For two months beginning on July 15, 2015, the U.S. military will conduct a military training exercise called “Jade Helm” in multiple states that’ll include Texas, Arizona, New Mexico, Utah and Colorado.
Described by the military itself as unprecedented in size and scope, Jade Helm has stirred much apprehension and fear in the alternative media community, with some saying it is both a preparation for and a prelude to martial law.
At the least, Jade Helm means U.S. military troops will be active (“conduct training exercises”) on domestic soil within the United States, which may be interpreted as a violation of the Posse Comitatus Act of 1878.
The term “posse comitatus” derives from the Latin posse comitatūs, which means “power of the community” in English use from the late 16th century. The original meaning of posse comitatus refers to a group of citizens assembled by the authorities to deal with an emergency (such as suppressing a riot or pursuing felons).
It is in the context of Jade Helm that the following guest post by FOTM’s Generation iYer Justin (aka threepercent1755), who served in the USMC for 5 years, is informative. (See Justin’s self-introduction here.)
For a dissenting view on Jade Helm, please see my post “Operation Jade Helm, Posse Comitatus, and why we should be concerned“.
What is Posse Comitatus? An FYI for our Readers
Posse Comitatus, more significantly known as The Posse Comitatus Act of 1878, limits the use of federal troops inside the United States (or CONUS in DoD speak). After the civil war, Union troops flooded the south as a police force, used to ensure former slaves were freed and had their rights as Americans. During the 1876 elections, the US soldiers were ordered to protect the rights of the black freedmen. While using the troops as a policing force would seem a great idea, it limited the accountability of the troops’ actions. The southern states claimed that instead of enforcing laws during the elections, federal troops refused admittance for southern voters or tried scaring them to vote for Republican in the most controversial election in our history. The south, to quell the debate over the presidency, allowed Hayes to win election without quarrel, but only with the passing of The Posse Comitatus Act of 1878.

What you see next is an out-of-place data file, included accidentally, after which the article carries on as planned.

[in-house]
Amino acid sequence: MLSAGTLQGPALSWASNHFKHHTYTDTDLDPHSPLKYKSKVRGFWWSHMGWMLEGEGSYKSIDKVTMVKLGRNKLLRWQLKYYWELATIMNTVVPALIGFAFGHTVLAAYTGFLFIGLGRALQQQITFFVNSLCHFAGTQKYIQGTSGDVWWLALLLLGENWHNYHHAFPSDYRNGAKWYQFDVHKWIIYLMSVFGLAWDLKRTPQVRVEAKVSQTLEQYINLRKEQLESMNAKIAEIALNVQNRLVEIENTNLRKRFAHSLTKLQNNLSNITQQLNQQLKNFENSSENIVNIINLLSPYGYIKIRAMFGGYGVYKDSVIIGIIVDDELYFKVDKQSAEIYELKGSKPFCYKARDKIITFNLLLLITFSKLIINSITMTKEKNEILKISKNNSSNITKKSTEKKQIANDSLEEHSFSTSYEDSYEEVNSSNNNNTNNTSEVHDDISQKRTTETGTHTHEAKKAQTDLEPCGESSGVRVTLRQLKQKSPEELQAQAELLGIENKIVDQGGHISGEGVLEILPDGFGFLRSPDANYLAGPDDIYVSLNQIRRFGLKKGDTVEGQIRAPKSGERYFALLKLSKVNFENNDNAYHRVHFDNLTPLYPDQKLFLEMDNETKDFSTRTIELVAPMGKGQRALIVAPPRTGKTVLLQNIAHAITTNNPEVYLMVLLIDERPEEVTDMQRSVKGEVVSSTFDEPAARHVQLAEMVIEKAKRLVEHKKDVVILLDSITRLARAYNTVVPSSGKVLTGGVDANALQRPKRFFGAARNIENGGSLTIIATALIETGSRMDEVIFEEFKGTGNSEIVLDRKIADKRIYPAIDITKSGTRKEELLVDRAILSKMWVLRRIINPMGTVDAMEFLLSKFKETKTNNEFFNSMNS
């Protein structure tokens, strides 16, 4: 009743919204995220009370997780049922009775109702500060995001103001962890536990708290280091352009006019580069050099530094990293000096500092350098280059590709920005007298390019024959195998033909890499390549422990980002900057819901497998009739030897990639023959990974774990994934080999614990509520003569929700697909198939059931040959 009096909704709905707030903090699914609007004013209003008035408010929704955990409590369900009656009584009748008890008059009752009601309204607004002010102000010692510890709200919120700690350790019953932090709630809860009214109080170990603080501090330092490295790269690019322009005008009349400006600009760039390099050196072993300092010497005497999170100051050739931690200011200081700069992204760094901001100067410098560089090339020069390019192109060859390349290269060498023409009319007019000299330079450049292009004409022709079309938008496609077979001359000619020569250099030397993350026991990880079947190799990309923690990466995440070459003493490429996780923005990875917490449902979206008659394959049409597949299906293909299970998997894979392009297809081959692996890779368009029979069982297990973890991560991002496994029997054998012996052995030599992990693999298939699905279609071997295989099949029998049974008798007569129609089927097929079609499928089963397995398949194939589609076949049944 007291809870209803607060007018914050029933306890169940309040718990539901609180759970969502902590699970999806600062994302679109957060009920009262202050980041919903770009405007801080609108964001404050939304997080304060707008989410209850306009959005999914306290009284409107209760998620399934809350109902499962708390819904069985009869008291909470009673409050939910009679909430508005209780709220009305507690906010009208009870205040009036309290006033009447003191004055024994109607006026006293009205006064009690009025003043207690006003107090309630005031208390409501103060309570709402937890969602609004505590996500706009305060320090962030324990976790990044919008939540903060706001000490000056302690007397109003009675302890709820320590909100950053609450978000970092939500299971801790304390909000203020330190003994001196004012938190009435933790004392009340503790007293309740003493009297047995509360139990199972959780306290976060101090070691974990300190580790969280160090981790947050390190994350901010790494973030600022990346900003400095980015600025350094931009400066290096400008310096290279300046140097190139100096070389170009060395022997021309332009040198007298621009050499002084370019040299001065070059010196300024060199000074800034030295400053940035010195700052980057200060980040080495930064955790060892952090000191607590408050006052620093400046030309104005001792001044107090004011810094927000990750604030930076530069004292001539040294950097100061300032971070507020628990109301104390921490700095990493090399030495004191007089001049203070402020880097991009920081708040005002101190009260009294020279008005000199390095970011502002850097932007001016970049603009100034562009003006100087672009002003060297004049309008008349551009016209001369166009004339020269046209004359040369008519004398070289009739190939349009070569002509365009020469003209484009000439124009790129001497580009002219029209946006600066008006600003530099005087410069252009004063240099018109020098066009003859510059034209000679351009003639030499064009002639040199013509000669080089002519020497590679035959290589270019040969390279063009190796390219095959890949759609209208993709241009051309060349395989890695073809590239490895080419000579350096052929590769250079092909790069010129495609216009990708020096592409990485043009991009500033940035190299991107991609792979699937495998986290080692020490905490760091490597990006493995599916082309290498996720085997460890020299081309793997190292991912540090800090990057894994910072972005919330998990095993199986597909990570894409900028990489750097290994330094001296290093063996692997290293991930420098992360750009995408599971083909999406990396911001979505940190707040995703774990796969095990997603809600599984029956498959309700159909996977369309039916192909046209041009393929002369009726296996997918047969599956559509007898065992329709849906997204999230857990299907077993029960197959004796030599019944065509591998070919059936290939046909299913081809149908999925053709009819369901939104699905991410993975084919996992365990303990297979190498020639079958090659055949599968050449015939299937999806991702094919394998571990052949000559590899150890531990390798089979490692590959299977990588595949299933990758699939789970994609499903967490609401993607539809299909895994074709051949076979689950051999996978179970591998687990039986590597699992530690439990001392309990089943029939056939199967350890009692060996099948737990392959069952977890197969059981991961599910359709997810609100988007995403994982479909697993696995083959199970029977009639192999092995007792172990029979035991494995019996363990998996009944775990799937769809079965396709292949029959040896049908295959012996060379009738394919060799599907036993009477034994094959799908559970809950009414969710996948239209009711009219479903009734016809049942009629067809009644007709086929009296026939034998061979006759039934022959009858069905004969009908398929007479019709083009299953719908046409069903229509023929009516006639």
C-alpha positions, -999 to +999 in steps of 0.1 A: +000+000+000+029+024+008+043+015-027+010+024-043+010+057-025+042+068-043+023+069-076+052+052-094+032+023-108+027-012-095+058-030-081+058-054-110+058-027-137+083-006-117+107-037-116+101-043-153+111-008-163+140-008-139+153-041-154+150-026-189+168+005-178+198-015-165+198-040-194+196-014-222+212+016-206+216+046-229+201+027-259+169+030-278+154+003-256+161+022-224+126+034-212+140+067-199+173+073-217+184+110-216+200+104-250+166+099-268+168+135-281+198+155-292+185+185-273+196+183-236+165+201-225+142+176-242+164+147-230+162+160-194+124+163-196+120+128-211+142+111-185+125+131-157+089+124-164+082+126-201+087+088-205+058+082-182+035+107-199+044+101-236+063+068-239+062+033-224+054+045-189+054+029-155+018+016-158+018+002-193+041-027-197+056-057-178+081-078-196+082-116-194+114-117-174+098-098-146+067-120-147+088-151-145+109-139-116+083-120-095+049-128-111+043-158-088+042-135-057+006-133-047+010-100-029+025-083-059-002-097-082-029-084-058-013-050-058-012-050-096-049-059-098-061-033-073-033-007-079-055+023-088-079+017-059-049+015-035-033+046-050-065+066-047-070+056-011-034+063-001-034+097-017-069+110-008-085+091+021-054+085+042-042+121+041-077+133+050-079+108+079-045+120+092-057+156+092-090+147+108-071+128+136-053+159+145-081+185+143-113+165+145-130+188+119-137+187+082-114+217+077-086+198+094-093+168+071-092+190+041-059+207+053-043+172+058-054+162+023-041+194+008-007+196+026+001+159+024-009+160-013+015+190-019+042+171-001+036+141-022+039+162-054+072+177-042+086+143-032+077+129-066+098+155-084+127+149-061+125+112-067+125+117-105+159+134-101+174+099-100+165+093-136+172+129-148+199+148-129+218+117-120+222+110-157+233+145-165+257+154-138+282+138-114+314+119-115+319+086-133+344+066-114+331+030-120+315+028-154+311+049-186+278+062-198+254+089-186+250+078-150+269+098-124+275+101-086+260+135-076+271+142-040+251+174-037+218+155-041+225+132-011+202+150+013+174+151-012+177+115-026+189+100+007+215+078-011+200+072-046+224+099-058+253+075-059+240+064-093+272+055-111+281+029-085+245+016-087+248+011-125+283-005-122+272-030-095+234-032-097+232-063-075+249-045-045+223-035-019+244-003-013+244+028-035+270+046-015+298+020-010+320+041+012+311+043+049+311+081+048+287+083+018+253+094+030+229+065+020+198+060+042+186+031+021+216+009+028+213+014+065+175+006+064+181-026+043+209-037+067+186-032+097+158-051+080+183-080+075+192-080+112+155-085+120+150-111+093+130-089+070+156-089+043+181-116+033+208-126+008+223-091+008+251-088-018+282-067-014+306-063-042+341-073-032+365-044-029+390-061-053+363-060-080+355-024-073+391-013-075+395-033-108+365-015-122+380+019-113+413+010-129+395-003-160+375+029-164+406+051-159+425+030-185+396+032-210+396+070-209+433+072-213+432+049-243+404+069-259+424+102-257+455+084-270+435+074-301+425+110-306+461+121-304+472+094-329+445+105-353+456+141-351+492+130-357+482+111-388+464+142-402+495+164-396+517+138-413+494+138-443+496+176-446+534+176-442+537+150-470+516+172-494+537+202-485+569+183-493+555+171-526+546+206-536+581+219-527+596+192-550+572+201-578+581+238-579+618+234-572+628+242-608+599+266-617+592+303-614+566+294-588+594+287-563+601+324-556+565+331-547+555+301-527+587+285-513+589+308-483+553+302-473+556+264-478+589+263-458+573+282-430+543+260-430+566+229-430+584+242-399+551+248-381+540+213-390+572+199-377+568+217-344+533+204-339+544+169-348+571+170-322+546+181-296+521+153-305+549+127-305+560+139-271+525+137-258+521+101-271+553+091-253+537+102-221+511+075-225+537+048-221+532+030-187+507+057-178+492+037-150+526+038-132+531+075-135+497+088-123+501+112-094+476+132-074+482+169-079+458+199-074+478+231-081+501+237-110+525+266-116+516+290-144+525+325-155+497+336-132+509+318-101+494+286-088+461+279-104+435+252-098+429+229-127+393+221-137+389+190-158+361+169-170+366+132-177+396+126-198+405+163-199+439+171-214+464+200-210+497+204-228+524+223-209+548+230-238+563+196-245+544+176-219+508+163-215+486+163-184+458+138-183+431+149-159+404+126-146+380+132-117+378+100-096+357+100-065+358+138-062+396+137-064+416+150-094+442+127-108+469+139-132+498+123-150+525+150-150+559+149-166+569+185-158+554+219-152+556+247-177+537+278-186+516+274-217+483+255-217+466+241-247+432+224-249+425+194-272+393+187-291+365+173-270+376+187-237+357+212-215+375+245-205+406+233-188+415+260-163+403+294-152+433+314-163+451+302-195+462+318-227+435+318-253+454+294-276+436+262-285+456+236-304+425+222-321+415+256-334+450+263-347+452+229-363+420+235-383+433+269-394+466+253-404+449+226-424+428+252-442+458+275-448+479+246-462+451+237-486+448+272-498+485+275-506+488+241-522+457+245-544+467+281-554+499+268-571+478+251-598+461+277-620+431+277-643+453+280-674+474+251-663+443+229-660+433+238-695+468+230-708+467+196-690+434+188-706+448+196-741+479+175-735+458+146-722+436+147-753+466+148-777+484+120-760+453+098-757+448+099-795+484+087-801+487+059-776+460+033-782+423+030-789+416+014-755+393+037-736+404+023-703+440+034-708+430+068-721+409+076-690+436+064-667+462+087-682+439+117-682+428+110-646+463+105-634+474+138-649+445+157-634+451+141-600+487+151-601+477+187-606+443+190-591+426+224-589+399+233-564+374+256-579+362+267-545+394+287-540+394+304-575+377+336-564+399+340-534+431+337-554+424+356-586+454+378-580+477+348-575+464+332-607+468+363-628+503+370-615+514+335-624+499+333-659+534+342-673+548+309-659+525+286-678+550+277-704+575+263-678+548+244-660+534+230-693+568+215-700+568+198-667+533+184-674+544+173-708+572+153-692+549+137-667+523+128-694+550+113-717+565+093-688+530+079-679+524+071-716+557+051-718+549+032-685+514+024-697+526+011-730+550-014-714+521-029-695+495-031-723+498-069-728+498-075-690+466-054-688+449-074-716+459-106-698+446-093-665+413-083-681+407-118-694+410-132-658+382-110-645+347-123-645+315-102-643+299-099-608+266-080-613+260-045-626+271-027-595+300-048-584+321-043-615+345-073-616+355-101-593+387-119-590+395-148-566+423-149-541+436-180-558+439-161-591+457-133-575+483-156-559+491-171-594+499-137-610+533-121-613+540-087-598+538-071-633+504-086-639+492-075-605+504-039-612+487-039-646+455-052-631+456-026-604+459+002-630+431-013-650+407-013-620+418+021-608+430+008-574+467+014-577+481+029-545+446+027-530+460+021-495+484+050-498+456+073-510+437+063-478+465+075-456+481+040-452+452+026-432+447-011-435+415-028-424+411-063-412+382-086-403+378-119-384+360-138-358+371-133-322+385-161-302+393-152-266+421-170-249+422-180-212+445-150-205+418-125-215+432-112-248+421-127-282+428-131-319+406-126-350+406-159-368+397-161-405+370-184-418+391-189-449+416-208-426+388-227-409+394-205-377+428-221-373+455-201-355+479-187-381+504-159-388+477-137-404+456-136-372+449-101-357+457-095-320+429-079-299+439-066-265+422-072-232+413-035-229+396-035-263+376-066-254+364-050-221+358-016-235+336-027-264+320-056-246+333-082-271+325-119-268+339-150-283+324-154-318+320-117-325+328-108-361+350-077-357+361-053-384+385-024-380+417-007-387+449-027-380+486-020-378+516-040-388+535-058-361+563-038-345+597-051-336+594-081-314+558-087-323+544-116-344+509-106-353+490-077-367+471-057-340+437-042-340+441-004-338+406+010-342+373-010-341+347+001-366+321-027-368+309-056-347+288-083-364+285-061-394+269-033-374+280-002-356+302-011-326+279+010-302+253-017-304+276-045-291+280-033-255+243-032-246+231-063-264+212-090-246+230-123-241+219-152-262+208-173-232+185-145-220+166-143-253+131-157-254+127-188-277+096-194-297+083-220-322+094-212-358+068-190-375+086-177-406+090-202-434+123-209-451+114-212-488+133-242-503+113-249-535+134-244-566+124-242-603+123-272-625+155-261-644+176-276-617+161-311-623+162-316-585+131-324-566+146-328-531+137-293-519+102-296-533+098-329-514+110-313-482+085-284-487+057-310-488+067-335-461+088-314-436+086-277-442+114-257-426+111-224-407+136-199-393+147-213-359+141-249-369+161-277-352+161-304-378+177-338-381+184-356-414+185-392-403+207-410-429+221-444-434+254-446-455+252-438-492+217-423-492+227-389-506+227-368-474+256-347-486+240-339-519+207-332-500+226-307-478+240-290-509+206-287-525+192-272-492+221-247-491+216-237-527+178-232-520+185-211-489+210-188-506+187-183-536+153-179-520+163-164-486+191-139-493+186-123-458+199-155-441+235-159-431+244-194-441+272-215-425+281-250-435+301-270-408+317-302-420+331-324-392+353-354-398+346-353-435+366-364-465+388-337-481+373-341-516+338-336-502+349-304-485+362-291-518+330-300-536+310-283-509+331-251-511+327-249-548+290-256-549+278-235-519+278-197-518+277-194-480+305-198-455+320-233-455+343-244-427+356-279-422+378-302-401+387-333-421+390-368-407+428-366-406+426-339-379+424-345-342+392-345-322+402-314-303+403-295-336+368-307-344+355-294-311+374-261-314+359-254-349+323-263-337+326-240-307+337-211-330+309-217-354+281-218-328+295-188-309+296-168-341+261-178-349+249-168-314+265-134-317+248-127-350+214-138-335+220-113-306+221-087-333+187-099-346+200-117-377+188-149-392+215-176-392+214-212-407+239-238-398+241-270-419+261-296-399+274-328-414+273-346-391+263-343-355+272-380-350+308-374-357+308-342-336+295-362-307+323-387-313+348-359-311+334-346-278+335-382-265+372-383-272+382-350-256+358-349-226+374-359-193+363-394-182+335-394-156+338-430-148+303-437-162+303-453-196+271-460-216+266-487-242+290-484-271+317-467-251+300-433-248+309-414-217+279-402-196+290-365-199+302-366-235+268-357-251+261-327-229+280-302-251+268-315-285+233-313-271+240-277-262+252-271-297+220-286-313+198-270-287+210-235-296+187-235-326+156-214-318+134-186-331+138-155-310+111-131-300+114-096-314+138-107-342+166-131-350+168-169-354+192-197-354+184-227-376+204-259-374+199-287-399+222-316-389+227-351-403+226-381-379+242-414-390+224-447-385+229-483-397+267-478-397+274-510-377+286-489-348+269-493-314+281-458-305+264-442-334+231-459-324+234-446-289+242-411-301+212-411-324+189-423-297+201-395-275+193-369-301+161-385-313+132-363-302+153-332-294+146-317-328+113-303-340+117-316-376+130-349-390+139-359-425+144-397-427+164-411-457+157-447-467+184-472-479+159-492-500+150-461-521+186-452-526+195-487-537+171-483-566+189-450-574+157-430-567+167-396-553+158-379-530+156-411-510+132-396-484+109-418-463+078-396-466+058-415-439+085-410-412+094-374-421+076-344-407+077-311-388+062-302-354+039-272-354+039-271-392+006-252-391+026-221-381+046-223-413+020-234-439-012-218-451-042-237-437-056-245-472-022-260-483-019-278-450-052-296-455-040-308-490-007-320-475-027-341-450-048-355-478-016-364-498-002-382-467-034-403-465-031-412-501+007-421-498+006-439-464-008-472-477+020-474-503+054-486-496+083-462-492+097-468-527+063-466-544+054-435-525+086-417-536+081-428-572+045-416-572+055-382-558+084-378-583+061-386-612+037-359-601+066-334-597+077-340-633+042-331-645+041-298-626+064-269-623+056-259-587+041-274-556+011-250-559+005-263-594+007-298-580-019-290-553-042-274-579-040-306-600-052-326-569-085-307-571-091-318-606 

While there is no documentation of these grievances that I could find, it strikes me as odd that the south would give up the presidency, such a powerful position, in trade to have the troops removed unless some sort of grievance existed.
So what exactly does Posse Comitatus establish?
The Act limits the use of the Army, and the Commander-in-Chief, from using the Army local and state law enforcement. It does not limit the National Guard from operating in home states or connecting states. (i.e. Ohio National Guard can be activated for Indiana enforcement if the Governor requests) This is also important in the case of Arkansas Governor Orval Faubus in 1957, when he refused to call the Arkansas National Guard with the 101st Airborne to prevent violence in the “Little Rock Nine” case. (http://law.justia.com/constitution/us/article-2/40-military-power-in-law-enforcement.html)
Without this limitation, it would be possible for the president to order the United States Army to do roadblocks inside the US, raid houses like SWAT, patrol the streets in HMMWVs (Humvee) and tanks, and even use military helicopters in assault or pursuit of perpetrators.
The reason I have been compelled to write is Operation Jade Helm 15. Many people incorrectly believe that it is a violation of Posse Comitatus for the military to train off of federal ground. While it may be disregarding other laws, it would only violate Posse Comitatus if the units were enforcing local or federal laws while they were in the area.
I recommend this article for Jade Helm: http://www.breitbart.com/texas/2015/04/28/army-tries-to-explain-operation-jade-helm-15-to-central-texas-community-they-say-no/